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The stump of a 7,500-year-old tree exposed by storms at Spiddal, Co Galway. Photo by: Irish Times/Joe O’Shaughnessy

Storms uncover 7,500-year-old ‘drowned forest’ on Ireland’s west coast

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The stump of a 7,500-year-old tree exposed by storms at Spiddal, Co Galway. Photo by: Irish Times/Joe O’Shaughnessy

Recent storms battering Ireland’s west coast have exposed patches of extensive forests along Galway Bay that marked the country’s Atlantic rim 7,500 years ago.
Powerful winds and the pounding sea from the storms have stripped away layers of sand and stone on the shoreline have uncovered parts of a “drowned” woodland along the north Galway coastline west of Spiddal, the Irish Times reports.
Geologist Prof Mike Williams said the forest, once populated by people, wolves and bears, extended out into lagoons and marshlands that pre-dated the formation of Galway bay. Oak, pine and birch stumps surrounded by extensive root systems are for the most part undisturbed. A carpet of peat was also exposed in the same location and was formed by organic debris which once covered the forest floor. 
“These trees are in their original growth position and hadn’t keeled over, which would suggest that they died quite quickly, perhaps in a quite rapid sea level rise,” said Prof Williams.
Prof Williams explained that up until 5,000 years ago Ireland experienced a series of rapid sea level rises and forests along the western coastline were flooded and recycled into deposits of peat up to two meters thick, which were then covered by sand. He told the Irish Times that sea level would have been at least five meters lower than it is today and most west coast sand-dune systems can be dated back to a “levelling” off period in sea level change about 5,000 years ago
He has found tree stumps in south Mayo and Clare, as well as Galway, which have been carbon dated to between 5,200 and 7,400 years ago.
Prof Williams, who is due to publish a paper on his findings in the ‘Irish Journal of Earth Sciences’ with his colleague Eamon Doyle, believes locations where the stumps can be found should be given special area of conservation status.
“Come the summer and the sands will have covered this over again until the next experience of extreme weather,” he said.
http://www.irishtimes.com/news/ireland/irish-news/storms-reveal-7-500-year-old-drowned-forest-on-north-galway-coastline-1.1715303

Recent storms battering Ireland’s west coast have exposed patches of extensive forests along Galway Bay that marked the country’s Atlantic rim 7,500 years ago.

Powerful winds and the pounding sea from the storms have stripped away layers of sand and stone on the shoreline have uncovered parts of a “drowned” woodland along the north Galway coastline west of Spiddal, the Irish Times reports.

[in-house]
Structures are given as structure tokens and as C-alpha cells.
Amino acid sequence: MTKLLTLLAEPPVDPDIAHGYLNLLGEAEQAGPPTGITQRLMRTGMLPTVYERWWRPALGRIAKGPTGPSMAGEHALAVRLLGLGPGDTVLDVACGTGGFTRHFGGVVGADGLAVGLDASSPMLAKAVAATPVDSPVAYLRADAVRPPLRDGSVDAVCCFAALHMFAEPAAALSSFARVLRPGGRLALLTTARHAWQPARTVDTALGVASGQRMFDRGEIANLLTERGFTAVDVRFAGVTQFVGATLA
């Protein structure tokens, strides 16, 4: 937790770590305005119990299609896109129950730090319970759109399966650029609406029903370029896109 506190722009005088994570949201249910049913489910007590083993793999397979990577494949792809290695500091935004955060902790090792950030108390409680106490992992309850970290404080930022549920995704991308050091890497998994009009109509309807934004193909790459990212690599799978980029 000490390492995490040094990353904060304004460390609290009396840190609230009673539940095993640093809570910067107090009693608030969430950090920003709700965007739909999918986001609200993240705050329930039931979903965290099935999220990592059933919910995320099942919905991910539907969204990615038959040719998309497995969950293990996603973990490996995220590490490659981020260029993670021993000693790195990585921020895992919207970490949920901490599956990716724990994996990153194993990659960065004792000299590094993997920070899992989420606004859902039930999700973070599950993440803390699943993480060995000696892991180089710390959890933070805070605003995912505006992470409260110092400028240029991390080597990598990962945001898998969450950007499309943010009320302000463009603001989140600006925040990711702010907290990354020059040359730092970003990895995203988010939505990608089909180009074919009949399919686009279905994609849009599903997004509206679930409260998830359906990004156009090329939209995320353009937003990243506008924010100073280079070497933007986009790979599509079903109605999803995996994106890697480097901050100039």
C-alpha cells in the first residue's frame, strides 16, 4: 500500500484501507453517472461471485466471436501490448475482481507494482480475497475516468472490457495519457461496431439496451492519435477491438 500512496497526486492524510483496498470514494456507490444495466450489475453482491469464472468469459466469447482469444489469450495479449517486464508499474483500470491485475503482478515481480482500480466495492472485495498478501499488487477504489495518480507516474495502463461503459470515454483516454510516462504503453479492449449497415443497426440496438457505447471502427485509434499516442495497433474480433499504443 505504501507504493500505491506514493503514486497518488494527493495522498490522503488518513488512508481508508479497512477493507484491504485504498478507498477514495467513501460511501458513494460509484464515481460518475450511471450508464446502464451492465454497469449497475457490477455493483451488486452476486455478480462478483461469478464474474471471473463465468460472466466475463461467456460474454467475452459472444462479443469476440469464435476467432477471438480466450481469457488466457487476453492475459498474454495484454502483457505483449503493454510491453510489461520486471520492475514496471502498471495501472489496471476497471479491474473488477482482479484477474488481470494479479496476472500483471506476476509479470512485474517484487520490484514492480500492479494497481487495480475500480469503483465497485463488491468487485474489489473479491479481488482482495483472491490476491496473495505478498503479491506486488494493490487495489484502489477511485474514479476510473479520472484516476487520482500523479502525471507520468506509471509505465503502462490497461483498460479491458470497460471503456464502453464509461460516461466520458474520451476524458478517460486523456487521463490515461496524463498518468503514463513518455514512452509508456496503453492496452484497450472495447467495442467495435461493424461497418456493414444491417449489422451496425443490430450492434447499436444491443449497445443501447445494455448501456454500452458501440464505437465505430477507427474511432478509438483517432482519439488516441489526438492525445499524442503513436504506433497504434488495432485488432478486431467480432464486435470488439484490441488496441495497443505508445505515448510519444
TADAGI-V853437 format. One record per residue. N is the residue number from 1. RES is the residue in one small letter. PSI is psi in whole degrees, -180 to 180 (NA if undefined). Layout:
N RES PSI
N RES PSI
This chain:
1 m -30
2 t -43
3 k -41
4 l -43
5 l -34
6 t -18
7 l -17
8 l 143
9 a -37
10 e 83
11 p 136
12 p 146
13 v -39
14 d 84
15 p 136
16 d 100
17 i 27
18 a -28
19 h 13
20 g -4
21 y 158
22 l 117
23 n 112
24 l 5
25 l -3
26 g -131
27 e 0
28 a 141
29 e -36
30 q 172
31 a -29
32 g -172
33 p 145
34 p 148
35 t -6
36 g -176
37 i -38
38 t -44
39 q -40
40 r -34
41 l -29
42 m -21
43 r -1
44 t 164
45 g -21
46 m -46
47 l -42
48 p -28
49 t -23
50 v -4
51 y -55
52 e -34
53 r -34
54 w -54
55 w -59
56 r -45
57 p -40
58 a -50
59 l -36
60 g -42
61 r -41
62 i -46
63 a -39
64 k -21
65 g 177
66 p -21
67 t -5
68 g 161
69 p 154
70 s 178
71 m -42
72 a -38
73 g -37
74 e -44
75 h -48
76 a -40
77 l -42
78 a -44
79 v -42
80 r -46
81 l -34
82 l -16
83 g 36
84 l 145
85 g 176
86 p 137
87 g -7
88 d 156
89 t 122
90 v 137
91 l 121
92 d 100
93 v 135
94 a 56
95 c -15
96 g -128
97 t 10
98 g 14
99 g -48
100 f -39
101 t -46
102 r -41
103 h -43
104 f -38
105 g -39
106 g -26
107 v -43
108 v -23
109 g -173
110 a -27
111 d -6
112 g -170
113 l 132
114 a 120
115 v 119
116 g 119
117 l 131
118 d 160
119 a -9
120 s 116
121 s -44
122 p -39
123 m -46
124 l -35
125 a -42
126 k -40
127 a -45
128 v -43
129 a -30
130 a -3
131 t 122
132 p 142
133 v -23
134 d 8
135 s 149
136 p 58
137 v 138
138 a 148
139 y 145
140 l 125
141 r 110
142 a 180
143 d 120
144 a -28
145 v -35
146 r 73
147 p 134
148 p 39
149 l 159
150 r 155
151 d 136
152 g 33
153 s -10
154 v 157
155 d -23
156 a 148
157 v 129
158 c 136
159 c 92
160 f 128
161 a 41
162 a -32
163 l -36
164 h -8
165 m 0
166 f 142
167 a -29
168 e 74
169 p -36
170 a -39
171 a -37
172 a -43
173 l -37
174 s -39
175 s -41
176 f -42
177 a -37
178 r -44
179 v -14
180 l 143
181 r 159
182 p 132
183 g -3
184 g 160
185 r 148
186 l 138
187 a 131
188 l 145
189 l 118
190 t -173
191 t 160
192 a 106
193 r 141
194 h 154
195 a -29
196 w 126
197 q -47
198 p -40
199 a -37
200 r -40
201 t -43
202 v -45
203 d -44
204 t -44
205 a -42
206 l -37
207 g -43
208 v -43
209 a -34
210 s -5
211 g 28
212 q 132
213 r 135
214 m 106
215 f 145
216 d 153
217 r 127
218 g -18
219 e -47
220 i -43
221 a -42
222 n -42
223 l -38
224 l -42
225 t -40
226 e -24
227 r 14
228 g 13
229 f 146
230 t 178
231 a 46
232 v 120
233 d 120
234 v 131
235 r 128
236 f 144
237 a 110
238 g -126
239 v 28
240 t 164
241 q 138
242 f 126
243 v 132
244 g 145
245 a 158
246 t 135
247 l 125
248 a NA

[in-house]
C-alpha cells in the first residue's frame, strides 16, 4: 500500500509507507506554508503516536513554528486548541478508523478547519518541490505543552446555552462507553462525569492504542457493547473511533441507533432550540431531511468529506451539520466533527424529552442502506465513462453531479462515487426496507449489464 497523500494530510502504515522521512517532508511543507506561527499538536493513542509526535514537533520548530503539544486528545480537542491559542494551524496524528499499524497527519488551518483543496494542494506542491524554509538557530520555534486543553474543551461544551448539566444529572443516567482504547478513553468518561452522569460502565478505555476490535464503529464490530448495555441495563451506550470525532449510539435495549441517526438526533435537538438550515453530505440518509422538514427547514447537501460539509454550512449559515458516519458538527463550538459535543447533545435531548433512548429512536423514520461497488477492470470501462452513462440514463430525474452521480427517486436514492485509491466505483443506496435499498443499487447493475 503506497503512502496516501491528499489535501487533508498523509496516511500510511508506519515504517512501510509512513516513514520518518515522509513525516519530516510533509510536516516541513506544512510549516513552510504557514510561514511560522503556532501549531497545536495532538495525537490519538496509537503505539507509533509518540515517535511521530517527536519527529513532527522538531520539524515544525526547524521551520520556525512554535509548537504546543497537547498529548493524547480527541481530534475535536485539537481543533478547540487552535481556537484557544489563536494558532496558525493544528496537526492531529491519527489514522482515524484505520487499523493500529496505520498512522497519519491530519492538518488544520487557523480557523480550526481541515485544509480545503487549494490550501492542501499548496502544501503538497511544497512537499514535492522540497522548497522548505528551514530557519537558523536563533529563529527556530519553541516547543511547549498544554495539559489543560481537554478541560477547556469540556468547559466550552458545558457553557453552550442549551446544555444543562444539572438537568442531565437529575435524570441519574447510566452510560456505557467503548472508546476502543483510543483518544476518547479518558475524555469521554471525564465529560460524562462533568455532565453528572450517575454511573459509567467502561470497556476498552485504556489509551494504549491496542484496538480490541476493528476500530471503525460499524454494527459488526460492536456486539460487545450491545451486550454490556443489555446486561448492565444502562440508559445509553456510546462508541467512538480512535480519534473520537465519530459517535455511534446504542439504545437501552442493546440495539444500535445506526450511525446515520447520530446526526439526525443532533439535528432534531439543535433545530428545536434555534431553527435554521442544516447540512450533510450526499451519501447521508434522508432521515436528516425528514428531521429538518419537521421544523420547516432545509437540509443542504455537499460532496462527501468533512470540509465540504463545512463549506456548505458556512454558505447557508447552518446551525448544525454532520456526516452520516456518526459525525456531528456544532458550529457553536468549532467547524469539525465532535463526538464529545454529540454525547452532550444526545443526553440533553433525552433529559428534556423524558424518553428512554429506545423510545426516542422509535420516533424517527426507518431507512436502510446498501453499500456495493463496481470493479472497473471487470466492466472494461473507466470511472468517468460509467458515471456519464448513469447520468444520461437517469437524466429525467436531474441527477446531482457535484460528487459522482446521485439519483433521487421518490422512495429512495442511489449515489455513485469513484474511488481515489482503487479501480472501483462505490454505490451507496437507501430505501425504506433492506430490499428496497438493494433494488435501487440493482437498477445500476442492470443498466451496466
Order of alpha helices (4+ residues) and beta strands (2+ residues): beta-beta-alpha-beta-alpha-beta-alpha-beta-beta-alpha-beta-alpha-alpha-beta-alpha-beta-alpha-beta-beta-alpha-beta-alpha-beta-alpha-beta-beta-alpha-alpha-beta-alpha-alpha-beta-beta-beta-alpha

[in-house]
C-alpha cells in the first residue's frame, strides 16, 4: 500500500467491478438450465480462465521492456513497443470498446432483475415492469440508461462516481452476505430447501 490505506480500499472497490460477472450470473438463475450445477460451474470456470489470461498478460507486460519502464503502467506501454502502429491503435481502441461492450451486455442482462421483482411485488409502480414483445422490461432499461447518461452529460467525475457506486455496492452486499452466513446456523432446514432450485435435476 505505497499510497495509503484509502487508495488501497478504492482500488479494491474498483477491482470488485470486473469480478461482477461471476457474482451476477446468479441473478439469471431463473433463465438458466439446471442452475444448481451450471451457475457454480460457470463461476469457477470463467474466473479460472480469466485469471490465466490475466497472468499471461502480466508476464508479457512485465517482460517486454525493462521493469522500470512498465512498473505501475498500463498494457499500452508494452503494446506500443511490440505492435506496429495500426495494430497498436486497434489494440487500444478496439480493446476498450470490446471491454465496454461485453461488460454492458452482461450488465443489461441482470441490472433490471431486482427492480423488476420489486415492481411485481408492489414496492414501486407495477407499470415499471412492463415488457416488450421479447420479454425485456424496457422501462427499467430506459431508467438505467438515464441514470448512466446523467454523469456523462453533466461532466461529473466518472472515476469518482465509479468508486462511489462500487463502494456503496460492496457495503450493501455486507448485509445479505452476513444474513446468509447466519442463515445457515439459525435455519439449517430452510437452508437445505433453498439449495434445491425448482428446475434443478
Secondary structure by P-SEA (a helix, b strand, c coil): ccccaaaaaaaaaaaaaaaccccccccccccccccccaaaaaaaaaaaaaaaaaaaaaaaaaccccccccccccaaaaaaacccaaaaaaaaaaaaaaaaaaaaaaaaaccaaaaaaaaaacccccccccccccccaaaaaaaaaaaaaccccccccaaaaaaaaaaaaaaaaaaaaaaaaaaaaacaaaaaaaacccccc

Geologist Prof Mike Williams said the forest, once populated by people, wolves and bears, extended out into lagoons and marshlands that pre-dated the formation of Galway bay. Oak, pine and birch stumps surrounded by extensive root systems are for the most part undisturbed. A carpet of peat was also exposed in the same location and was formed by organic debris which once covered the forest floor. 

“These trees are in their original growth position and hadn’t keeled over, which would suggest that they died quite quickly, perhaps in a quite rapid sea level rise,” said Prof Williams.

Prof Williams explained that up until 5,000 years ago Ireland experienced a series of rapid sea level rises and forests along the western coastline were flooded and recycled into deposits of peat up to two meters thick, which were then covered by sand. He told the Irish Times that sea level would have been at least five meters lower than it is today and most west coast sand-dune systems can be dated back to a “levelling” off period in sea level change about 5,000 years ago

He has found tree stumps in south Mayo and Clare, as well as Galway, which have been carbon dated to between 5,200 and 7,400 years ago.

Prof Williams, who is due to publish a paper on his findings in the ‘Irish Journal of Earth Sciences’ with his colleague Eamon Doyle, believes locations where the stumps can be found should be given special area of conservation status.

“Come the summer and the sands will have covered this over again until the next experience of extreme weather,” he said.

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